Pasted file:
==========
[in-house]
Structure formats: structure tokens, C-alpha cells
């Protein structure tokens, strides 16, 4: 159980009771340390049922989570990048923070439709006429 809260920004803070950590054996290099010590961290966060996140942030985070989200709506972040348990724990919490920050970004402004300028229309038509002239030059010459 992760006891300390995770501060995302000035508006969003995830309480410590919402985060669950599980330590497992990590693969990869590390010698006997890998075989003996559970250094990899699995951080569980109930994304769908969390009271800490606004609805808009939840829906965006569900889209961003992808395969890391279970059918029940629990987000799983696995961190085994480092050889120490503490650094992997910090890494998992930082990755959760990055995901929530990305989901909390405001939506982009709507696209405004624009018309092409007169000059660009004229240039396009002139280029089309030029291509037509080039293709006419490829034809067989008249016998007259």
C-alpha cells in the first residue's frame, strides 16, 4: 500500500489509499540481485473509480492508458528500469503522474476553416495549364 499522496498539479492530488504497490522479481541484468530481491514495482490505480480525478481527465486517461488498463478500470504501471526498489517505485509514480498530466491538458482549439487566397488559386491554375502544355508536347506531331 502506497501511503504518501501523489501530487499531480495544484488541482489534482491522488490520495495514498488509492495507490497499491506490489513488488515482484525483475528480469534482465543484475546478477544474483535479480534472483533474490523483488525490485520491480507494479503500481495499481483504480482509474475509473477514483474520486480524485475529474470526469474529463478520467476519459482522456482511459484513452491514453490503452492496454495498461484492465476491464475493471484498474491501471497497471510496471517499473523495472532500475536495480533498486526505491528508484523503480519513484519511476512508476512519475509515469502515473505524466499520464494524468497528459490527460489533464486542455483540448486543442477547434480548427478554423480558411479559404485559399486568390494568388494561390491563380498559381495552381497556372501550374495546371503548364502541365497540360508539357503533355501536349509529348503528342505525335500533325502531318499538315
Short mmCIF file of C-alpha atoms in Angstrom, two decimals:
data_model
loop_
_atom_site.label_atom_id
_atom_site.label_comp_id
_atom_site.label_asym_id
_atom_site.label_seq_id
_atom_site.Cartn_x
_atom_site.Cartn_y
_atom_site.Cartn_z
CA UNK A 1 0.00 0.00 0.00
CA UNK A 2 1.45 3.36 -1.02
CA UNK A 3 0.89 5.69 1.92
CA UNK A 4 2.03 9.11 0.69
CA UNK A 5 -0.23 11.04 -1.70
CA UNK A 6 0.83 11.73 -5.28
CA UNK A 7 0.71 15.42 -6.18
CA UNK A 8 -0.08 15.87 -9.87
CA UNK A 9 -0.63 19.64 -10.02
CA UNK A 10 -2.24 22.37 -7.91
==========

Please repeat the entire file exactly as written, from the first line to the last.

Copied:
[in-house]
Structure formats: structure tokens, C-alpha cells
């Protein structure tokens, strides 16, 4: 159980009771340390049922989570990048923070439709006429 809260920004803070950590054996290099010590961290966060996140942030985070989200709506972040348990724990919490920050970004402004300028229309038509002239030059010459 992760006891300390995770501060995302000035508006969003995830309480410590919402985060669950599980330590497992990590693969990869590390010698006997890998075989003996559970250094990899699995951080569980109930994304769908969390009271800490606004609805808009939840829906965006569900889209961003992808395969890391279970059918029940629990987000799983696995961190085994480092050889120490503490650094992997910090890494998992930082990755959760990055995901929530990305989901909390405001939506982009709507696209405004624009018309092409007169000059660009004229240039396009002139280029089309030029291509037509080039293709006419490829034809067989008249016998007259």
C-alpha cells in the first residue's frame, strides 16, 4: 500500500489509499540481485473509480492508458528500469503522474476553416495549364 499522496498539479492530488504497490522479481541484468530481491514495482490505480480525478481527465486517461488498463478500470504501471526498489517505485509514480498530466491538458482549439487566397488559386491554375502544355508536347506531331 502506497501511503504518501501523489501530487499531480495544484488541482489534482491522488490520495495514498488509492495507490497499491506490489513488488515482484525483475528480469534482465543484475546478477544474483535479480534472483533474490523483488525490485520491480507494479503500481495499481483504480482509474475509473477514483474520486480524485475529474470526469474529463478520467476519459482522456482511459484513452491514453490503452492496454495498461484492465476491464475493471484498474491501471497497471510496471517499473523495472532500475536495480533498486526505491528508484523503480519513484519511476512508476512519475509515469502515473505524466499520464494524468497528459490527460489533464486542455483540448486543442477547434480548427478554423480558411479559404485559399486568390494568388494561390491563380498559381495552381497556372501550374495546371503548364502541365497540360508539357503533355501536349509529348503528342505525335500533325502531318499538315
Short mmCIF file of C-alpha atoms in Angstrom, two decimals:
data_model
loop_
_atom_site.label_atom_id
_atom_site.label_comp_id
_atom_site.label_asym_id
_atom_site.label_seq_id
_atom_site.Cartn_x
_atom_site.Cartn_y
_atom_site.Cartn_z
CA UNK A 1 0.00 0.00 0.00
CA UNK A 2 1.45 3.36 -1.02
CA UNK A 3 0.89 5.69 1.92
CA UNK A 4 2.03 9.11 0.69
CA UNK A 5 -0.23 11.04 -1.70
CA UNK A 6 0.83 11.73 -5.28
CA UNK A 7 0.71 15.42 -6.18
CA UNK A 8 -0.08 15.87 -9.87
CA UNK A 9 -0.63 19.64 -10.02
CA UNK A 10 -2.24 22.37 -7.91